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Why Do We Pay Tax? (Full Explanation)

Why do we pay tax
Photo by Karolina Grabowska from Pexels

Unless you plan on setting up a shell company in the Cayman Islands (we don’t advise doing so!), tax is an unavoidable fact of life. As freelancers, we’re responsible for managing and paying our own tax. It’s not easy watching a chunk of our hard-earned money go off to the taxman every year. But a deeper understanding of exactly what our taxes pay for helps take the sting out of tax time. In this article, we answer the question of why do we pay tax and take a look at what different taxes pay for around the world. But first, what are the origins of the tax system in the UK?


History of Tax in the UK

Taxes, in various forms, have existed in the UK since medieval times. Originally, taxes were paid on land ownership and different imports and exports like wool and wine. Income tax in the UK appeared in 1799, mainly to fund England’s contributions to the French Revolutionary War. Over the next several decades, the government abolished income tax but reintroduced it at various times to fund other wartime efforts.

What we now recognise as the modern tax system, including the PAYE (Pay As You Earn) system and purchase tax (the equivalent of VAT), developed following WWII to fund rebuilding efforts. Over the years, income tax rates have changed under different governments depending on the economic situation, as well as the political and economic ideology of the government of the day. So, what kinds of taxes do we pay today?


What Kinds of Taxes Do We Pay?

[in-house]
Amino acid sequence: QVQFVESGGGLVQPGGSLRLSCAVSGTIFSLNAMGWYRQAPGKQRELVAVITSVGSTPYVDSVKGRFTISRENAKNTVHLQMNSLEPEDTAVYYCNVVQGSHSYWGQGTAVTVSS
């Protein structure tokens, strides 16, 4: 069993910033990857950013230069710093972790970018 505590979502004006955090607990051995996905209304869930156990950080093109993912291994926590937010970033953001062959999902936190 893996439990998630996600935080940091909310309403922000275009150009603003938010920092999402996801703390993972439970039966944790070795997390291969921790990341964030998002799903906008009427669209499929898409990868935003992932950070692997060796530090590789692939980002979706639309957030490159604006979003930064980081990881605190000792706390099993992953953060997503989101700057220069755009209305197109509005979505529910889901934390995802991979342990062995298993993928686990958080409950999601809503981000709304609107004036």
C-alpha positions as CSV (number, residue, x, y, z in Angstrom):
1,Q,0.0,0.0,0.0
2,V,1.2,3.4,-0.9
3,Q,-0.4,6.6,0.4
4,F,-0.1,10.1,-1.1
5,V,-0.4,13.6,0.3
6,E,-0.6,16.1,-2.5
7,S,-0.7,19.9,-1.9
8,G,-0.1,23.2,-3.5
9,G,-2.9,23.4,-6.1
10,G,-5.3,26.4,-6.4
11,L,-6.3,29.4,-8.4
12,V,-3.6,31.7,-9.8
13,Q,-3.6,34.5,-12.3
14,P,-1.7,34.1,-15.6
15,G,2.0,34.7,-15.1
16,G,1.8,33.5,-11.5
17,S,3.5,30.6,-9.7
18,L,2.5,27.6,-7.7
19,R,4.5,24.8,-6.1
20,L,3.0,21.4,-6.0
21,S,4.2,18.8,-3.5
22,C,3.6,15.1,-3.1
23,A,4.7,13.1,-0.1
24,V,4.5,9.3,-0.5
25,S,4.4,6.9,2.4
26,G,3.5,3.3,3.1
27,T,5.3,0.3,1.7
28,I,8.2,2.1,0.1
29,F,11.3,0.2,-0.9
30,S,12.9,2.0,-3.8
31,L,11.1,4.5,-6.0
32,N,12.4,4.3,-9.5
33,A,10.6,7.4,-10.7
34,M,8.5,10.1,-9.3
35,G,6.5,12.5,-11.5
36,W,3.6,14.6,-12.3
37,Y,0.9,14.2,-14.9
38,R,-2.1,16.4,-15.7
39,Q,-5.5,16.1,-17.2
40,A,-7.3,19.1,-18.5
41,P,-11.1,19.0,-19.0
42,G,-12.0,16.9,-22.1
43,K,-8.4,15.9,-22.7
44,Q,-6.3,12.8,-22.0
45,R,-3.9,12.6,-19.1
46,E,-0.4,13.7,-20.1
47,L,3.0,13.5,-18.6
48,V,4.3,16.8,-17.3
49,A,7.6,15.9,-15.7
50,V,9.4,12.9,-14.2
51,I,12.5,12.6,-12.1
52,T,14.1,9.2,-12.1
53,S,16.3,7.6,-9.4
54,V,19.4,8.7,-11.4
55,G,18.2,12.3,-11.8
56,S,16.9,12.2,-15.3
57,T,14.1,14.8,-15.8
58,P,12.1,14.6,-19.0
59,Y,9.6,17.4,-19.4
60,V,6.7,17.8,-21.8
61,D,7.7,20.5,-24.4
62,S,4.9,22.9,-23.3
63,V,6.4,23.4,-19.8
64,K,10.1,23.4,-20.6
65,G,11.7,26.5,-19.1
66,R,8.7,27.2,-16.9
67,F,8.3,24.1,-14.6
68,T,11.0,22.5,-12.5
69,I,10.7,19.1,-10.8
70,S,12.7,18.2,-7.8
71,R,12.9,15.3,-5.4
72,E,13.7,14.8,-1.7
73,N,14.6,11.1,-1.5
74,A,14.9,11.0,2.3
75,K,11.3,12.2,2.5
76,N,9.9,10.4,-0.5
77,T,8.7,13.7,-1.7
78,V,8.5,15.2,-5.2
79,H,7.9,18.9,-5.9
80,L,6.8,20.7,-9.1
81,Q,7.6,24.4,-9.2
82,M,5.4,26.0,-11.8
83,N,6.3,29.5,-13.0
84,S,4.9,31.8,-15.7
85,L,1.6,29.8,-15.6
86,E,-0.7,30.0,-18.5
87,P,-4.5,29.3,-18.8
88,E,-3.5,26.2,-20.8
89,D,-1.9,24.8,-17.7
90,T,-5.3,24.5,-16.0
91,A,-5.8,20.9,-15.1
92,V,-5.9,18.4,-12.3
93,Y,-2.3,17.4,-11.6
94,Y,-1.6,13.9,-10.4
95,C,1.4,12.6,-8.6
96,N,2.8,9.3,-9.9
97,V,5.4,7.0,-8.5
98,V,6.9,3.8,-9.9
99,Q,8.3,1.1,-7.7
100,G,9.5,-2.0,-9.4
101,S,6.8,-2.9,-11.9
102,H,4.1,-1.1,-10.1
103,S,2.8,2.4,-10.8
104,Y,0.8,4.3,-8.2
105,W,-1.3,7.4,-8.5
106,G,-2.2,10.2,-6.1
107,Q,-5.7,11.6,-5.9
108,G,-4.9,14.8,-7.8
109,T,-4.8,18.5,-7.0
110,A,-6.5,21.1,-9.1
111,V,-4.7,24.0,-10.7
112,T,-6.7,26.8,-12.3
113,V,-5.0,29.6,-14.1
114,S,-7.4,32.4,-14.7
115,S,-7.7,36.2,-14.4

When we talk about taxes in the UK, the ones that first come to mind are likely personal income tax and National Insurance. But we’re taxed in a variety of other ways too. Let’s look at a few of the main ones.

Income Tax and NI

Anyone earning an income in the UK pays income tax and National Insurance, and these taxes are calculated based on their earnings. Income tax is the largest source of revenue for the government, followed by National Insurance. You can learn more about National Insurance in this article.


VAT (value-added tax) is included in the price of many of the goods or services you buy. In the UK, the standard VAT rate is currently 20%. VAT is only applied to select goods and services. For example, you don’t have to pay any VAT on most supermarket food or newspapers. VAT is the third biggest source of income for the government.

Capital Gains

Capital gains tax is a tax paid on the profit you make when you sell an asset, like property or shares. If you sell something at a loss, you don’t pay capital gains tax. The current capital gains tax rates range between 10%-28%, depending on the type of asset and your personal tax rate.

Inheritance Tax